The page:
This week has been a pretty amazing week when it comes to Pink-footed Geese numbers. Tuesday’s count gave us an amazing, Basin recording breaking number of 70,153, but today’s counts is even higher at 78,970! This is a great sign for the health of the species and should make for spectacular viewing on our People’s Postcode Lottery Goose Breakfast next Sunday morning.

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Kingfisher at the Salt Pans (c) Scottish Wildlife Trust

Golden Plover numbers have also been unusually high this year, with over 1270 sighted on the Basin at low tide. The Kingfisher can still be seen daily from the Visitor Centre, even remaining long enough for some great photos, along with the more unusual sightings of a Blackcap. Other unusual sightings have been an Osprey seen over Rossie Spit on Wednesaday and a Water Rail at the Salt Pans at high tide.

Godeneye  (109)

Goldeneye (c) Scottish Wildlife Trust

Little Grebes have made a real return to the Basin this season, with regular sightings at Rossie Spit including 19 seen on Wednesday. Other waterfowl seen at the Basin this week have been 6 Barnacle Geese, 1 Canada Goose, 6 Whooper Swans, 25 Goldeneye, 9 Scaup, 2 Shovellers, 3 Teal, and 24 Pintails. Waders have included 1 Black-tailed Godwit, 17 Dunlin, 4 Greenshank, and 25 Curlew. On the predator front, both a Sparrowhawk and a Stoat have been seen in front of the Visitor Centre along with the daily viewings of Buzzards.

Georgina Bowie, Visitor Centre Assistant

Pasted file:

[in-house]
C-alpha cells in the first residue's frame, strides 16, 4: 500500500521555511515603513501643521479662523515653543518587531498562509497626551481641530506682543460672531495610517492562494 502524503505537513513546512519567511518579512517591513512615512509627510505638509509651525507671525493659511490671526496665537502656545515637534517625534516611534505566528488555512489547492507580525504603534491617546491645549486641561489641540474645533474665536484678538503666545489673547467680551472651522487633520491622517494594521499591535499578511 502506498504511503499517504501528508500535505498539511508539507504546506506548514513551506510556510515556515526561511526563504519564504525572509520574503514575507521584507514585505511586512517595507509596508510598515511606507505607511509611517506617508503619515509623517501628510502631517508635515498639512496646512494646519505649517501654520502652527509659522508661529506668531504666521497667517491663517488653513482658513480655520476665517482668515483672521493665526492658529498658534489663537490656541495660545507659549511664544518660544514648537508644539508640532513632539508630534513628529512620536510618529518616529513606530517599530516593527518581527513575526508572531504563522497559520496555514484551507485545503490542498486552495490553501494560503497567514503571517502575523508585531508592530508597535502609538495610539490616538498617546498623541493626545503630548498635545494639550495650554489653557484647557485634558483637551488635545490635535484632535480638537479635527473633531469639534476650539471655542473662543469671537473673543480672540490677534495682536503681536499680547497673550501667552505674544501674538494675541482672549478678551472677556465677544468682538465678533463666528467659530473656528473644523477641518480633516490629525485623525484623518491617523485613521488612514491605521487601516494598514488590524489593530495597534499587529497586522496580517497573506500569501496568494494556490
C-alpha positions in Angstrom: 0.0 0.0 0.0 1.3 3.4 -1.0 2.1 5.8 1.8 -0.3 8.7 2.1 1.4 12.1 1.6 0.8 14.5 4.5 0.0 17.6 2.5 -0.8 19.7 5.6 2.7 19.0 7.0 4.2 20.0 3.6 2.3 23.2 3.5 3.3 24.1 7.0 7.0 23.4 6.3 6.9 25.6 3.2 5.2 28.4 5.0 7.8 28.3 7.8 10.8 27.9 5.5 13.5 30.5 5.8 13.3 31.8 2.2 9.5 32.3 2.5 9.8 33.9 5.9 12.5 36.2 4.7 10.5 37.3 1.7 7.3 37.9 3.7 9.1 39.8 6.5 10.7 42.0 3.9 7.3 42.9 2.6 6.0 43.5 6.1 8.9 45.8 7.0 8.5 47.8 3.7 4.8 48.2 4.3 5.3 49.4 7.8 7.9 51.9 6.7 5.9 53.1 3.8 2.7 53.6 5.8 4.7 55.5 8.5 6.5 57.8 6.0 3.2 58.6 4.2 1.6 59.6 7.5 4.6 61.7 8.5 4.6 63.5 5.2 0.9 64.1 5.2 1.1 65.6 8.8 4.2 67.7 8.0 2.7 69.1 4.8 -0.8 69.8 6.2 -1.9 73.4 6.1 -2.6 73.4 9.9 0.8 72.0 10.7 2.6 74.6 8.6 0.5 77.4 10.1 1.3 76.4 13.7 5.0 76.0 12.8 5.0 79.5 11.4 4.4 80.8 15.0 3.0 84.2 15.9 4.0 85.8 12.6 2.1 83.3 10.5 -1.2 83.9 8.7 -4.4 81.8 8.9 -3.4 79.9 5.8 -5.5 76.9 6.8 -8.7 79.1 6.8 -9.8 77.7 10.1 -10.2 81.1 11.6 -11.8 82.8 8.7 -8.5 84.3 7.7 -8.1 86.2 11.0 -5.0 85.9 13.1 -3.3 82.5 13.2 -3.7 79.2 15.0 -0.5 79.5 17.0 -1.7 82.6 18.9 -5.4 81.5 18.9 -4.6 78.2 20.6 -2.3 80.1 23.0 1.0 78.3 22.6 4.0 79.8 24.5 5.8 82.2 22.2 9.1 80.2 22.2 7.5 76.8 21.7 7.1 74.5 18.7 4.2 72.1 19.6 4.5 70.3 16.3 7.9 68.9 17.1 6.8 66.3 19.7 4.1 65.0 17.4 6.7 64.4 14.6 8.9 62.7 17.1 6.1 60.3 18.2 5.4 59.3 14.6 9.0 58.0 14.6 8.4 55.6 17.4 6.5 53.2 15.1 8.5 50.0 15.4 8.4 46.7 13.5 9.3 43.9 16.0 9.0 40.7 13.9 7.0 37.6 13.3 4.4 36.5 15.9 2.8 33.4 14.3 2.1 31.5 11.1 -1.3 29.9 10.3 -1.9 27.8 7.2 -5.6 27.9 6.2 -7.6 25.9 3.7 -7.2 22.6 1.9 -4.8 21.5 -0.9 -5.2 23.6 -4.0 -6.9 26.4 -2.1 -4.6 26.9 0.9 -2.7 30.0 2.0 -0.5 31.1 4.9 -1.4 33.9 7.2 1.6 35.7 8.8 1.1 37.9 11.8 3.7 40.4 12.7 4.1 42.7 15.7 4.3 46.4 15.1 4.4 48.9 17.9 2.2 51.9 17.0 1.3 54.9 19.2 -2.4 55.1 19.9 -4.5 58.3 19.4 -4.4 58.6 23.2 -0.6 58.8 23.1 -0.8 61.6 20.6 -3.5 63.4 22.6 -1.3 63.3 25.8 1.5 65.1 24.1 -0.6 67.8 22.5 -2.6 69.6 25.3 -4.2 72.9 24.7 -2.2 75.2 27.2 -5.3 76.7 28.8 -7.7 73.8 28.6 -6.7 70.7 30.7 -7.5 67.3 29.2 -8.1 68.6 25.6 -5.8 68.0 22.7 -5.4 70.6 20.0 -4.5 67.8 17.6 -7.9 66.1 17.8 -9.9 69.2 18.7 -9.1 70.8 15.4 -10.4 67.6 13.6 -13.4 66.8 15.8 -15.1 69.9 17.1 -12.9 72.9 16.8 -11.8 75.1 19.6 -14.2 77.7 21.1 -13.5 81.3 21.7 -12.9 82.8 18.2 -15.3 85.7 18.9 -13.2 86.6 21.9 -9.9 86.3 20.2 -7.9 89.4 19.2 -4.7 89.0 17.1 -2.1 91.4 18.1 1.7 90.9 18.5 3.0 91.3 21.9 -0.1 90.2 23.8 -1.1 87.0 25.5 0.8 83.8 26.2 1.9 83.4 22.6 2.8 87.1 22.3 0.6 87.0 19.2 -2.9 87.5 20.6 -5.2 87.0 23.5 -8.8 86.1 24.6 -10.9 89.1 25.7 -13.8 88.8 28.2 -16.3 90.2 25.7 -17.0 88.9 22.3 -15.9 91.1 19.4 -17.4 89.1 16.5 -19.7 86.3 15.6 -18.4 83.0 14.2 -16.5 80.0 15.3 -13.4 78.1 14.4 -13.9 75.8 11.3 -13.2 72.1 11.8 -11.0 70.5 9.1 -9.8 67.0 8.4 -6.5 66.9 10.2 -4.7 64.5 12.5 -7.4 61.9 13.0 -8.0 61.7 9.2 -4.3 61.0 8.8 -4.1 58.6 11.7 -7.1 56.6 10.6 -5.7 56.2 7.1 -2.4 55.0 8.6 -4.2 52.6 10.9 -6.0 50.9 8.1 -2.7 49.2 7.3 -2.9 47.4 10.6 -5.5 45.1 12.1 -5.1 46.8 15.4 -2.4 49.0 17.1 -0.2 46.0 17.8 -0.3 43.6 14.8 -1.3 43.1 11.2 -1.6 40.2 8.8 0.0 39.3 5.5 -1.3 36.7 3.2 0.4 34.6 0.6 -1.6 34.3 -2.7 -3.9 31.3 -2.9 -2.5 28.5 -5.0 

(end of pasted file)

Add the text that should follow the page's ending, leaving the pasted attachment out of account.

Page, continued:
Posted in Birds, General, Mammals, Sightings |

Reserve sightings 10th October 2014

This week we have seen the numbers of Pink-footed Geese climb to over 44,000.  The Rangers have estimated that the peak number could now have approached around 60,000 but without an official dawn count we can’t be sure of the exact number.

Pink-footedMassTakeOff (c) Scottish Wildlife Trust

Mass take off (c) Scottish Wildlife Trust

On that note, we have rescheduled our Pink Sunset event, as it was postponed due to poor weather conditions.  We are delighted to announce that it will now be on Saturday 18th October at 5pm.  Please call the Visitor Centre to book for further details.

Pink sunset

The Kingfisher continues to make its daily appearance in front of the Visitor Centre.

A Little Egret has been spotted on the salt pans this week, as well as a solitary Canada Goose, Teal and Grey Heron.

Yellow-browed Warbler (3)

Yellow-browed Warbler (c) Scottish Wildlife Trust

Our most exciting spot this week has been the Yellow-browed Warbler, a rare migrant from Siberia.  It’s a similar size to the Firecrest and moves quickly in the berry covered trees.  It was first spotted on Tuesday but has been seen throughout the week at other places around the Basin and in front of the Visitor Centre today.

Golden Plover have also been spotted on the Basin at low tide.  These were initially counted by a volunteer on Wednesday and numbered around 226.  Today the count increased to around 350 individuals.

It just goes to show, that even though the weather is getting colder, the Basin continues to support a vast number of species and individuals.

Posted in Birds, General, Sightings | Tagged , , , , |

Autumn Crafting

WP_20141008_12_08_22_Pro - Alison O'Hara - c,r,c

Awesome Autumn creations (c) Alison O’Hara

As those of you that came to our Awesome Autumn yesterday will know, autumn is the perfect time to do a bit of crafting with the children. With trees dropping leaves, twigs, nuts, and seeds a little bit of scavenging can produce a large array of tools and supplies to make some unusual items.

Leaves are definitely the easiest to find, the most colourful and have the most versatility. While they can be used as stamps, dried leaves can also be painted on directly to produce a variety of pictures. They work particularly well for painting trees and a mammal who loves dropped leaves the most, hedgehogs. Damp, newer leaves can be folded and rolled to produce flowers, with the red to yellow colours fitting in perfectly with the colours we expect to see in roses. Those crafters with shaped hole punches can use them on the leaves to produce unique toppers to any picture or even cards.